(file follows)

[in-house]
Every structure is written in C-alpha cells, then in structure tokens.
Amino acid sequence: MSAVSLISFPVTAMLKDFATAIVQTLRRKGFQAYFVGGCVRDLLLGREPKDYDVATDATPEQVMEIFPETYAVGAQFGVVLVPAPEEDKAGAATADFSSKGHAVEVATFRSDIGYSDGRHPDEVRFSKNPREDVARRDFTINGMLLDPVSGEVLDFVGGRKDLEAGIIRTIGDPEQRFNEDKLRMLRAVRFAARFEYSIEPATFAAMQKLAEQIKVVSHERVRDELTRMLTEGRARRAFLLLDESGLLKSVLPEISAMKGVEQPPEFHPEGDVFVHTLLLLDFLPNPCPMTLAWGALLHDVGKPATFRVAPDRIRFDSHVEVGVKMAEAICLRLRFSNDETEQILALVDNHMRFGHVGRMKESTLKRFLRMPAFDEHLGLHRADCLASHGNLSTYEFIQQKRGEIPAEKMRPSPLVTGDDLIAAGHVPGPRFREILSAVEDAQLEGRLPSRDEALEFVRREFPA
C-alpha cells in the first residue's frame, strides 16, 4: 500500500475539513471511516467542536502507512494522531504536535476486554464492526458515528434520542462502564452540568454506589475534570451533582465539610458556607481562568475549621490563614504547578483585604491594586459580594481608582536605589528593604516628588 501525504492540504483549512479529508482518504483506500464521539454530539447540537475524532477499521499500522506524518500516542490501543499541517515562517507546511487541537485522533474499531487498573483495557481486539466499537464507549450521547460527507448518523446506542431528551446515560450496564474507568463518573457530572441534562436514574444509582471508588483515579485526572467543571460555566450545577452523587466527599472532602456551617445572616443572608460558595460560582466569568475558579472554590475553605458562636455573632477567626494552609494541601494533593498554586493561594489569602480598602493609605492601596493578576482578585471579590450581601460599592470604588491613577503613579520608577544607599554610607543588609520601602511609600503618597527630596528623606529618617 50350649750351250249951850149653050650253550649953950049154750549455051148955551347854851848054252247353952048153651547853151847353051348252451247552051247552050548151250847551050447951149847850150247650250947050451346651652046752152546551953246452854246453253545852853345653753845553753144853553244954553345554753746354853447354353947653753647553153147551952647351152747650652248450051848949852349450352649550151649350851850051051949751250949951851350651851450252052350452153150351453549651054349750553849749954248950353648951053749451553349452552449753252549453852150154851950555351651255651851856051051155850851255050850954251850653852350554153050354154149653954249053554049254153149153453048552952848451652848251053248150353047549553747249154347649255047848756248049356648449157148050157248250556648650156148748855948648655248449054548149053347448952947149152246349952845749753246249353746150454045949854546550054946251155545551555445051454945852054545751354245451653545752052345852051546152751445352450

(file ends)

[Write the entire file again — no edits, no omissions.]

[in-house]
Every structure is written in C-alpha cells, then in structure tokens.
Amino acid sequence: MSAVSLISFPVTAMLKDFATAIVQTLRRKGFQAYFVGGCVRDLLLGREPKDYDVATDATPEQVMEIFPETYAVGAQFGVVLVPAPEEDKAGAATADFSSKGHAVEVATFRSDIGYSDGRHPDEVRFSKNPREDVARRDFTINGMLLDPVSGEVLDFVGGRKDLEAGIIRTIGDPEQRFNEDKLRMLRAVRFAARFEYSIEPATFAAMQKLAEQIKVVSHERVRDELTRMLTEGRARRAFLLLDESGLLKSVLPEISAMKGVEQPPEFHPEGDVFVHTLLLLDFLPNPCPMTLAWGALLHDVGKPATFRVAPDRIRFDSHVEVGVKMAEAICLRLRFSNDETEQILALVDNHMRFGHVGRMKESTLKRFLRMPAFDEHLGLHRADCLASHGNLSTYEFIQQKRGEIPAEKMRPSPLVTGDDLIAAGHVPGPRFREILSAVEDAQLEGRLPSRDEALEFVRREFPA
C-alpha cells in the first residue's frame, strides 16, 4: 500500500475539513471511516467542536502507512494522531504536535476486554464492526458515528434520542462502564452540568454506589475534570451533582465539610458556607481562568475549621490563614504547578483585604491594586459580594481608582536605589528593604516628588 501525504492540504483549512479529508482518504483506500464521539454530539447540537475524532477499521499500522506524518500516542490501543499541517515562517507546511487541537485522533474499531487498573483495557481486539466499537464507549450521547460527507448518523446506542431528551446515560450496564474507568463518573457530572441534562436514574444509582471508588483515579485526572467543571460555566450545577452523587466527599472532602456551617445572616443572608460558595460560582466569568475558579472554590475553605458562636455573632477567626494552609494541601494533593498554586493561594489569602480598602493609605492601596493578576482578585471579590450581601460599592470604588491613577503613579520608577544607599554610607543588609520601602511609600503618597527630596528623606529618617 50350649750351250249951850149653050650253550649953950049154750549455051148955551347854851848054252247353952048153651547853151847353051348252451247552051247552050548151250847551050447951149847850150247650250947050451346651652046752152546551953246452854246453253545852853345653753845553753144853553244954553345554753746354853447354353947653753647553153147551952647351152747650652248450051848949852349450352649550151649350851850051051949751250949951851350651851450252052350452153150351453549651054349750553849749954248950353648951053749451553349452552449753252549453852150154851950555351651255651851856051051155850851255050850954251850653852350554153050354154149653954249053554049254153149153453048552952848451652848251053248150353047549553747249154347649255047848756248049356648449157148050157248250556648650156148748855948648655248449054548149053347448952947149152246349952845749753246249353746150454045949854546550054946251155545551555445051454945852054545751354245451653545752052345852051546152751445352450